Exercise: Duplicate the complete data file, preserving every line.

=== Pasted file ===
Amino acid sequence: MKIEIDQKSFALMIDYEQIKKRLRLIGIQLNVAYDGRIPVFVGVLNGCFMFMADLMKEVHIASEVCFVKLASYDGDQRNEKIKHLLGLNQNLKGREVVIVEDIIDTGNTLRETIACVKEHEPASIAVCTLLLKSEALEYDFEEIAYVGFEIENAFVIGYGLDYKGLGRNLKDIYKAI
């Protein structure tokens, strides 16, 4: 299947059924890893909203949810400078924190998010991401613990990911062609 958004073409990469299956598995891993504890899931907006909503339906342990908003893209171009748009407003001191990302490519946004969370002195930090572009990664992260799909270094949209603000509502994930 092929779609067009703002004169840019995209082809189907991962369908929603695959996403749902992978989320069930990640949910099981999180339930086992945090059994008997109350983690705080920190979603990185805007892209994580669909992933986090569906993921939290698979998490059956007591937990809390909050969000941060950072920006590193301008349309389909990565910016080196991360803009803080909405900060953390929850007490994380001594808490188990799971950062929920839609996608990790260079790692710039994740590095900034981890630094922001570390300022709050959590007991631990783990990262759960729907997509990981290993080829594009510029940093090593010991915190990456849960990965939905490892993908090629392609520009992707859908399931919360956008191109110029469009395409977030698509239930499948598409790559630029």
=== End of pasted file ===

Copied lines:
Amino acid sequence: MKIEIDQKSFALMIDYEQIKKRLRLIGIQLNVAYDGRIPVFVGVLNGCFMFMADLMKEVHIASEVCFVKLASYDGDQRNEKIKHLLGLNQNLKGREVVIVEDIIDTGNTLRETIACVKEHEPASIAVCTLLLKSEALEYDFEEIAYVGFEIENAFVIGYGLDYKGLGRNLKDIYKAI
């Protein structure tokens, strides 16, 4: 299947059924890893909203949810400078924190998010991401613990990911062609 958004073409990469299956598995891993504890899931907006909503339906342990908003893209171009748009407003001191990302490519946004969370002195930090572009990664992260799909270094949209603000509502994930 092929779609067009703002004169840019995209082809189907991962369908929603695959996403749902992978989320069930990640949910099981999180339930086992945090059994008997109350983690705080920190979603990185805007892209994580669909992933986090569906993921939290698979998490059956007591937990809390909050969000941060950072920006590193301008349309389909990565910016080196991360803009803080909405900060953390929850007490994380001594808490188990799971950062929920839609996608990790260079790692710039994740590095900034981890630094922001570390300022709050959590007991631990783990990262759960729907997509990981290993080829594009510029940093090593010991915190990456849960990965939905490892993908090629392609520009992707859908399931919360956008191109110029469009395409977030698509239930499948598409790559630029």